Example 1: The player directly to your left has played three hands in three hours. If he was wearing an undershirt, it might have a huge S on it for Super NIT. Since you will be in the Small Blind when he’s in the Big Blind, you will likely have many opportunities to steal the Big Blind from him. It depends on how the table is playing, but this will usually be the case.

The only potential problem is if the person you’re exploiting begins to detect that you’re exploiting them. At that point, he will begin to stand up for himself, which will allow you to back down. The bigger threat is if your opponent is crafty. If he recognizes that you’re exploiting him and he’s crafty, he will continue to play the passive role while having a plan of attack in mind. This is how deep poker games and poker thinking can get.

When you attempt to exploit poker players, you open the door for them to exploit you. This is within the poker rules for them as well, and it’s not dirty, so you can’t get upset. For instance, if you continue to check-raise, that usually valuable weapon is going to begin to look weaker.

Your opponent might come over the top at the exact time you need to score that check-raise-bluff. In a more general and bigger-picture sense, by using an exploitative style of play, you are opening up several defense walls that were previously made of concrete. You don’t want to be a NIT, but you do want to appear as a NIT so you can take advantage of your opponents.

Do you pick up on that? The key is to be exploitative without anyone ever having an idea you’re doing it because you’re doing it on the defensive side. This keeps you out of dangerous pots.

Remember, the pot is a dangerous place to be in Texas hold’em poker tournaments. By taking this approach, your defensive walls will remain concrete, but what makes these walls unique is that you can bend them. This means you’re not a NIT, a maniac, a GTO player, or a traditionally exploitative player. Instead, you’re something people rarely encounter: a deceptively exploitative poker player.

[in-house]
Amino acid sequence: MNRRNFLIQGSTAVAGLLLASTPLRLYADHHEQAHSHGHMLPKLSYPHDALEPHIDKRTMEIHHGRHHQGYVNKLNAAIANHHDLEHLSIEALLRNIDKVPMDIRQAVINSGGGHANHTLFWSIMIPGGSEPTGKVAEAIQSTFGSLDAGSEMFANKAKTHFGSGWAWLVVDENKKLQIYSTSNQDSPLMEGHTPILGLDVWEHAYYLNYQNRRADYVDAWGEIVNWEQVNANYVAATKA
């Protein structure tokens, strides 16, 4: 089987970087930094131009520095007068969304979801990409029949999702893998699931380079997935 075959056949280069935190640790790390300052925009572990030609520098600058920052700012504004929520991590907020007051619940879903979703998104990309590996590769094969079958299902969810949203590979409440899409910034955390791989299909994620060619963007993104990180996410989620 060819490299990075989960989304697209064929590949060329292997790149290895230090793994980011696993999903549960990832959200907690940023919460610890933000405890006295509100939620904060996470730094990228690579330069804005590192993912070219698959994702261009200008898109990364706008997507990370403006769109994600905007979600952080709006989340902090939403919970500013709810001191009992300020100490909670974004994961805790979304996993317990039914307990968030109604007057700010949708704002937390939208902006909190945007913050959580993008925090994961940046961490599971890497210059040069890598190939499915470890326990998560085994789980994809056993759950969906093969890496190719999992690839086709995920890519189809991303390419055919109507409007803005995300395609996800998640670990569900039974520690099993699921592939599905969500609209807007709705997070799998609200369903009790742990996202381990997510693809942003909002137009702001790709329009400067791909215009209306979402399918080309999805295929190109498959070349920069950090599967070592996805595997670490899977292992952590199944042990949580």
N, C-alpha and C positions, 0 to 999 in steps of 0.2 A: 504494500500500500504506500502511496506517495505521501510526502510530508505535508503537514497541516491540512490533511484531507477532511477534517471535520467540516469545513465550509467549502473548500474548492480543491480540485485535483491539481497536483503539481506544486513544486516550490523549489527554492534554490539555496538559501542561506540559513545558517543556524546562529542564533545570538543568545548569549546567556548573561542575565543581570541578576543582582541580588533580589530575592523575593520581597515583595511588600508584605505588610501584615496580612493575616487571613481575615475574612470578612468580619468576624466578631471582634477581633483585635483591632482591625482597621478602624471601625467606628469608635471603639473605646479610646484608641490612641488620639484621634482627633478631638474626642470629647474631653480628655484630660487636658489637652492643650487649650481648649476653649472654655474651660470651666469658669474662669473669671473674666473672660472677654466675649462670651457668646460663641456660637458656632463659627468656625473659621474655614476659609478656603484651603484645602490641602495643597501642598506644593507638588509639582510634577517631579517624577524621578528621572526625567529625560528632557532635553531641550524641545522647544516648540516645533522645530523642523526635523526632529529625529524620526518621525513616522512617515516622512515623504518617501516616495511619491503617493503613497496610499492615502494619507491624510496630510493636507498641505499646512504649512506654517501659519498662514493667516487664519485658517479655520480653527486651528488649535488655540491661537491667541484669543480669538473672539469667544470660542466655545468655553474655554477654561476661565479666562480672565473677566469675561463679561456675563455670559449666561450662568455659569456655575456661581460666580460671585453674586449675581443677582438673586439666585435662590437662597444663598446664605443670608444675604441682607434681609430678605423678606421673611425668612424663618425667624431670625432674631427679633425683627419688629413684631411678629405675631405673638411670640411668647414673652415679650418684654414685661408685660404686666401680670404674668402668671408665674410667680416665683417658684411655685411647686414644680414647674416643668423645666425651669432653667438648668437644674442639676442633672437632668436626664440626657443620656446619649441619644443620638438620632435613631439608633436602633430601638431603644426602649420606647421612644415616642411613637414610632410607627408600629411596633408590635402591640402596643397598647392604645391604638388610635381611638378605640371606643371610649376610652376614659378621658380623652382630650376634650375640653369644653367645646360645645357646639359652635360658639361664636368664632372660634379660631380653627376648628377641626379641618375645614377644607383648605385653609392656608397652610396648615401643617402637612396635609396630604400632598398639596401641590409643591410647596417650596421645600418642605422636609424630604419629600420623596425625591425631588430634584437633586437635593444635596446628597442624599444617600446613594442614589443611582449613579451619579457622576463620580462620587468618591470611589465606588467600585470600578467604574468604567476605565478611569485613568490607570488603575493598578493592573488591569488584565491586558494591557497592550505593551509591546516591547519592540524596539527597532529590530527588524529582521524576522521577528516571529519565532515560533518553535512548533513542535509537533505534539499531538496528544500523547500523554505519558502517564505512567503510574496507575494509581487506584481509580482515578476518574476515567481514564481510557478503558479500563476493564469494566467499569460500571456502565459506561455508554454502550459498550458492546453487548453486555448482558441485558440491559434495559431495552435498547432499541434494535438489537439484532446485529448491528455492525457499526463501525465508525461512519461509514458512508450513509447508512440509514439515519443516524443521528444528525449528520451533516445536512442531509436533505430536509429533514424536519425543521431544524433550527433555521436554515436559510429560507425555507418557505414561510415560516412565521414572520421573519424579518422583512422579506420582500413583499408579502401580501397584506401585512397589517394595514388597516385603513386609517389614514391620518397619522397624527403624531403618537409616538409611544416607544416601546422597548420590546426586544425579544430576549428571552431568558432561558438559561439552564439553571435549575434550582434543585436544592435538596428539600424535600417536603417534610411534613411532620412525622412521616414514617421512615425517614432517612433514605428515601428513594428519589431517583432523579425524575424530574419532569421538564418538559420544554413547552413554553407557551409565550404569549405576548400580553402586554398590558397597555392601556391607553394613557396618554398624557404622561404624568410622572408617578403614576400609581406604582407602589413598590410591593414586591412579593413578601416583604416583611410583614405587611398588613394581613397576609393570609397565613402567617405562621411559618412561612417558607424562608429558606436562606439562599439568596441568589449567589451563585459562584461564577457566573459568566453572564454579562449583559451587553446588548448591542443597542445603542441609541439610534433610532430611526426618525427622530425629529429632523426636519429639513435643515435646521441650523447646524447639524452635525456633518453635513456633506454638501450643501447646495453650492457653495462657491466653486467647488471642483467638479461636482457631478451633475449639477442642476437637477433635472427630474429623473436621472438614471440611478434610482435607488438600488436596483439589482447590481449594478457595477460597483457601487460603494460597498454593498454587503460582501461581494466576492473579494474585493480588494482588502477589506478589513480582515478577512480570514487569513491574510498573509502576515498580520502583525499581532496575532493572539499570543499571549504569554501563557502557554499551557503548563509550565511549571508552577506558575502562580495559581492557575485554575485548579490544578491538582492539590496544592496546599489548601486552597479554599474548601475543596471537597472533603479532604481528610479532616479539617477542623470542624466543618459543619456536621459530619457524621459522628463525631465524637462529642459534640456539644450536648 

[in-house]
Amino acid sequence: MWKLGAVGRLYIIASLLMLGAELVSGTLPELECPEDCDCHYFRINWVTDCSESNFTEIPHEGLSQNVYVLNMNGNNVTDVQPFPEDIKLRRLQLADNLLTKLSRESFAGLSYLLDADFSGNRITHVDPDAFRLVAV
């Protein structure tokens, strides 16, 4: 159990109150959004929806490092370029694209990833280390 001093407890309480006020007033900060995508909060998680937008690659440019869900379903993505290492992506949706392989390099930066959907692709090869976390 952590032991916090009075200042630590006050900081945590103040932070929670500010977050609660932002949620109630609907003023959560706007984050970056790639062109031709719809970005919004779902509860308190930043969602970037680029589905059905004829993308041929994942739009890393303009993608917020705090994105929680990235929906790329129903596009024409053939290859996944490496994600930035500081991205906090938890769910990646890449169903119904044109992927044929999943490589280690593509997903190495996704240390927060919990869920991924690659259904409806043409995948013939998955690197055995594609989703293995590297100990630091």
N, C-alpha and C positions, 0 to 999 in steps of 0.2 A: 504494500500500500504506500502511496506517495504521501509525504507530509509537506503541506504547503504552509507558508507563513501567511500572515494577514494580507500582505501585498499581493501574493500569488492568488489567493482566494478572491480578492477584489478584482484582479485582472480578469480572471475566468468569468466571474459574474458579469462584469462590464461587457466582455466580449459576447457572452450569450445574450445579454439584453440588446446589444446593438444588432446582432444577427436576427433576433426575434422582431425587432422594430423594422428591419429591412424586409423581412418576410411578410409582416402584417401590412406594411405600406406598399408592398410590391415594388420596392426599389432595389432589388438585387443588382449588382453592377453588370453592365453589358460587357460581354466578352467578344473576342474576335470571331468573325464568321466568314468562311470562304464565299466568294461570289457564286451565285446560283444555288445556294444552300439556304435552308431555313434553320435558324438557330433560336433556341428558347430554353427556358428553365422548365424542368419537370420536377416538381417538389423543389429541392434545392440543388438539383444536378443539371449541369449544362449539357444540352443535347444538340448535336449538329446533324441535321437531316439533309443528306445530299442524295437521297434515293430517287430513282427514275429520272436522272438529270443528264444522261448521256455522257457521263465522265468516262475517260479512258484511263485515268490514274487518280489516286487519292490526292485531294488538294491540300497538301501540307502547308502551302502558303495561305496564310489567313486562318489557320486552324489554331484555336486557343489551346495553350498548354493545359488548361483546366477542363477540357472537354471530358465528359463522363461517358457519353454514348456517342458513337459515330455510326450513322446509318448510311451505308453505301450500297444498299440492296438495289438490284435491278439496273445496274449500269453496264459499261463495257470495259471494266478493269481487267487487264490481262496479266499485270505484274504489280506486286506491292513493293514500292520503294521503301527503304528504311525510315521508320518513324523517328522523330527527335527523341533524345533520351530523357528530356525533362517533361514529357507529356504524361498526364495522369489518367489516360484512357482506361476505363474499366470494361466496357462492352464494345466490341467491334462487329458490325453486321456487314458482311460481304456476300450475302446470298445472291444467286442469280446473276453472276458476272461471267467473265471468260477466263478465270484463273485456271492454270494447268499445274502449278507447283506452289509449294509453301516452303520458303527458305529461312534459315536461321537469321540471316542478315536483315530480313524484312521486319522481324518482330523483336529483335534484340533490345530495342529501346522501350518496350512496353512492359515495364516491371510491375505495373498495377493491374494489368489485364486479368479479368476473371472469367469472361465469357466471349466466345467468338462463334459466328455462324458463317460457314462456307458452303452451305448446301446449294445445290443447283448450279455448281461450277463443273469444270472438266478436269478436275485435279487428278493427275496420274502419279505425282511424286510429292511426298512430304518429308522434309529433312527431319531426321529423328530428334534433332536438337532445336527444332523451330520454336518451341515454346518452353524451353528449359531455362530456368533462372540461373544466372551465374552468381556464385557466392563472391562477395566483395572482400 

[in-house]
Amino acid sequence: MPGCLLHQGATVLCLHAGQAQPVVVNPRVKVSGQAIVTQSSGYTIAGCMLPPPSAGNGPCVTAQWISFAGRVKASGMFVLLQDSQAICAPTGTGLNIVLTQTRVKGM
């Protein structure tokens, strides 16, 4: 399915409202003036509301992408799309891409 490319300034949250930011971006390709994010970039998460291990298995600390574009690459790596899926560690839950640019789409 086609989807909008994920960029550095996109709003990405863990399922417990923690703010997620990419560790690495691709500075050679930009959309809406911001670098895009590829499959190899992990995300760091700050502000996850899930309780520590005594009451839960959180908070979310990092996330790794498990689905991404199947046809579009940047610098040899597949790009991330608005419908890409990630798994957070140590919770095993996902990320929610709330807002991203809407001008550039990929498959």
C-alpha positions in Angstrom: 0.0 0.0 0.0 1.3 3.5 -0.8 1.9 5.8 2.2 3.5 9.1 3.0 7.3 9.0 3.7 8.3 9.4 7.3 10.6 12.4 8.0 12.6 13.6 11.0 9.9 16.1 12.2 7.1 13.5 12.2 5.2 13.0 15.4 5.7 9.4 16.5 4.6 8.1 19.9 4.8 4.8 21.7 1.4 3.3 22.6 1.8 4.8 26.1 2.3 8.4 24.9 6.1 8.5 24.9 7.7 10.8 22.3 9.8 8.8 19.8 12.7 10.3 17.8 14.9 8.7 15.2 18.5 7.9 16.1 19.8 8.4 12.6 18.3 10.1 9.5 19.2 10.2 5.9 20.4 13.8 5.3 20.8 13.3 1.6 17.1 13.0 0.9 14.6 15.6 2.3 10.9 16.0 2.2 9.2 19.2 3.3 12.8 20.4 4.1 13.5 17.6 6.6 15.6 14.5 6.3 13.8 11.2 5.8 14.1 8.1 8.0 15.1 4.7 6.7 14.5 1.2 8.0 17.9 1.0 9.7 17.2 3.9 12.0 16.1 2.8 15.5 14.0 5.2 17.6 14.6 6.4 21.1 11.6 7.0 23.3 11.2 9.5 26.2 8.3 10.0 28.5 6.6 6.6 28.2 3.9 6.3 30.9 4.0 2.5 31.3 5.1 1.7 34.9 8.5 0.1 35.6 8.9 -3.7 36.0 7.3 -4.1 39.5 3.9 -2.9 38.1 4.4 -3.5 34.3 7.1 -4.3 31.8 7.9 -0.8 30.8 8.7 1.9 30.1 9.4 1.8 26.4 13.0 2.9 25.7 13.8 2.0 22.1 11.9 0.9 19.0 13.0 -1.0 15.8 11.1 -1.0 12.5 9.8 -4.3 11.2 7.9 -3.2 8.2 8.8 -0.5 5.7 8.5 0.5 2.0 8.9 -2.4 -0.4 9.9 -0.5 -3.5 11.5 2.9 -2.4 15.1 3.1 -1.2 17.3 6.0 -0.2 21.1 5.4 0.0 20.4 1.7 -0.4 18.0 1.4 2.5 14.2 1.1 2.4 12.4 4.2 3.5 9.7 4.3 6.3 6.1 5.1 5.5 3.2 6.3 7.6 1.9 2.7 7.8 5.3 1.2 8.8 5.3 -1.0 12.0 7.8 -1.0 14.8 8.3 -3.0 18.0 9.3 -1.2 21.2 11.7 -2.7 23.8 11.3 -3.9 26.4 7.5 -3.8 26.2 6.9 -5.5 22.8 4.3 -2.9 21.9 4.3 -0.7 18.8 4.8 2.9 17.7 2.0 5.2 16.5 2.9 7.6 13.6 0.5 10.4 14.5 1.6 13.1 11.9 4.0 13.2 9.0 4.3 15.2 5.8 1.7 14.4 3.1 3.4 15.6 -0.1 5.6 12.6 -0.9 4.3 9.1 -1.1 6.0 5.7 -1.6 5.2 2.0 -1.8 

Use this approach in all poker games and watch your earnings rapidly increase. You won’t win every time. Nobody does. In order to maintain emotional control, always look at the big picture. Just finished my poker year, which I run from August-August. I was on the + side, which is nice, but it’s not nearly as high as it was earlier in the year. I must remind myself that if someone asked me prior to last August: “If you would end up at this number at the end of the year, would you take it?” My answer would be, “Yes.”

This also applies to cash game sessions. You rarely finish at your peak. Let’s say you were up $802 three hours ago and now you’re only up $345 and about to leave. If you’re like most poker players, you’re going to be upset about this, but always put yourself in the same spot I mentioned above. If someone asked you prior to the cash game session: “If you could finish this session at +$345, would you take it?” The answer would likely be, “Yes.” You need to focus on where you finish, not your peak.

Example #2: You are in Seat 2 and there is a player in Seat 9 who continuously raises your Big Blind. It’s beginning to get on your nerves, but you have remained patient. Eventually, you take a stand and re-raise pre-flop with 6d 3d. You are proud of yourself because YOU WON”T BE BULLIED! Sorry, buddy, but that’s ego talking. He jams on you and now you have to fold, wasting valuable chips.

The correct way to play this is to set the trap. Keep folding those minuscule blinds and antes (BB ante is in almost all Texas hold’em poker tournaments now). The more you fold, the more you draw him in.

If you have been patient and you finally see a premium hand when the blinds and antes are higher, you’re going to collect more chips off him in one hand than he did off you in any previous hand. If he calls, excellent, you’re in the Big Blind.

Therefore, since you raised from the Big Blind, you can represent an A, K, Q as well as any low cards that hit the flop because it could indicate that you got fed up with his raises and finally took a stand with low cards. He will also put you on the possibility of a flopped set if you bet out against him when you’re out of position.